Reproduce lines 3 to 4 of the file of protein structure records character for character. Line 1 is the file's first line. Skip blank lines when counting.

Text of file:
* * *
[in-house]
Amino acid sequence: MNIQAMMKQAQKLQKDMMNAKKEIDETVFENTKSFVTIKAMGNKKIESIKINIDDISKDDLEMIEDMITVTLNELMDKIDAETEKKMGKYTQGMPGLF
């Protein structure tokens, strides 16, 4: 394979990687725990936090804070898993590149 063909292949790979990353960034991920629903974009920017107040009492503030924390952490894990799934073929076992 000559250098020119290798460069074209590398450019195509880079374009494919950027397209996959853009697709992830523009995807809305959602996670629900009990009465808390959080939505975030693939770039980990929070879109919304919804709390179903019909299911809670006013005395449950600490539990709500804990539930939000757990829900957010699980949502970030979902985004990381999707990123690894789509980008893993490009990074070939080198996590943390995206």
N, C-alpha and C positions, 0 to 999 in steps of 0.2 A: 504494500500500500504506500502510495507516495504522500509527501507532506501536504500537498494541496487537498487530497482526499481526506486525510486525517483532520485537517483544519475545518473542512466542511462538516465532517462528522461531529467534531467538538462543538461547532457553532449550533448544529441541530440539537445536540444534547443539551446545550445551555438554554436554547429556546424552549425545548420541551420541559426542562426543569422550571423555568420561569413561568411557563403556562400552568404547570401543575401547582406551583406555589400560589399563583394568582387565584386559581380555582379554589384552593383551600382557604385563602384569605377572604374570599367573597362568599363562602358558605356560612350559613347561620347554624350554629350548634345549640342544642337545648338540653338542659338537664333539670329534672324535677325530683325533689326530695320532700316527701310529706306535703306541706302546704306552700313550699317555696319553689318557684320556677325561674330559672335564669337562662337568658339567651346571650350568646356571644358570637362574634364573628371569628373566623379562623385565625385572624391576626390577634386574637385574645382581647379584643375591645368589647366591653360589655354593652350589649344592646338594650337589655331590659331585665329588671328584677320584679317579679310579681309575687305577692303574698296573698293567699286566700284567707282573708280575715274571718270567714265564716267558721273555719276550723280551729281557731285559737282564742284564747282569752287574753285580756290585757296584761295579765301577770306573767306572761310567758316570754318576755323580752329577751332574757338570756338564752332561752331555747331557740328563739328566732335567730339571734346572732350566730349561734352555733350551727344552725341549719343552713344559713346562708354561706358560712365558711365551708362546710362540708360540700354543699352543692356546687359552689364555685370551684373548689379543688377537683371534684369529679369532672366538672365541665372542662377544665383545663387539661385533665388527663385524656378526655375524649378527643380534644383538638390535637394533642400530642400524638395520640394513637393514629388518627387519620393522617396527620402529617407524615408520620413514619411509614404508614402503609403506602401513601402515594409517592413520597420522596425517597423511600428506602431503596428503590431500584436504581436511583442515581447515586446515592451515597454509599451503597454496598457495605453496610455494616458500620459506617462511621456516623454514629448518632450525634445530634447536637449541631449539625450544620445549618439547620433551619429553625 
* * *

């Protein structure tokens, strides 16, 4: 394979990687725990936090804070898993590149 063909292949790979990353960034991920629903974009920017107040009492503030924390952490894990799934073929076992 000559250098020119290798460069074209590398450019195509880079374009494919950027397209996959853009697709992830523009995807809305959602996670629900009990009465808390959080939505975030693939770039980990929070879109919304919804709390179903019909299911809670006013005395449950600490539990709500804990539930939000757990829900957010699980949502970030979902985004990381999707990123690894789509980008893993490009990074070939080198996590943390995206």
N, C-alpha and C positions, 0 to 999 in steps of 0.2 A: 504494500500500500504506500502510495507516495504522500509527501507532506501536504500537498494541496487537498487530497482526499481526506486525510486525517483532520485537517483544519475545518473542512466542511462538516465532517462528522461531529467534531467538538462543538461547532457553532449550533448544529441541530440539537445536540444534547443539551446545550445551555438554554436554547429556546424552549425545548420541551420541559426542562426543569422550571423555568420561569413561568411557563403556562400552568404547570401543575401547582406551583406555589400560589399563583394568582387565584386559581380555582379554589384552593383551600382557604385563602384569605377572604374570599367573597362568599363562602358558605356560612350559613347561620347554624350554629350548634345549640342544642337545648338540653338542659338537664333539670329534672324535677325530683325533689326530695320532700316527701310529706306535703306541706302546704306552700313550699317555696319553689318557684320556677325561674330559672335564669337562662337568658339567651346571650350568646356571644358570637362574634364573628371569628373566623379562623385565625385572624391576626390577634386574637385574645382581647379584643375591645368589647366591653360589655354593652350589649344592646338594650337589655331590659331585665329588671328584677320584679317579679310579681309575687305577692303574698296573698293567699286566700284567707282573708280575715274571718270567714265564716267558721273555719276550723280551729281557731285559737282564742284564747282569752287574753285580756290585757296584761295579765301577770306573767306572761310567758316570754318576755323580752329577751332574757338570756338564752332561752331555747331557740328563739328566732335567730339571734346572732350566730349561734352555733350551727344552725341549719343552713344559713346562708354561706358560712365558711365551708362546710362540708360540700354543699352543692356546687359552689364555685370551684373548689379543688377537683371534684369529679369532672366538672365541665372542662377544665383545663387539661385533665388527663385524656378526655375524649378527643380534644383538638390535637394533642400530642400524638395520640394513637393514629388518627387519620393522617396527620402529617407524615408520620413514619411509614404508614402503609403506602401513601402515594409517592413520597420522596425517597423511600428506602431503596428503590431500584436504581436511583442515581447515586446515592451515597454509599451503597454496598457495605453496610455494616458500620459506617462511621456516623454514629448518632450525634445530634447536637449541631449539625450544620445549618439547620433551619429553625 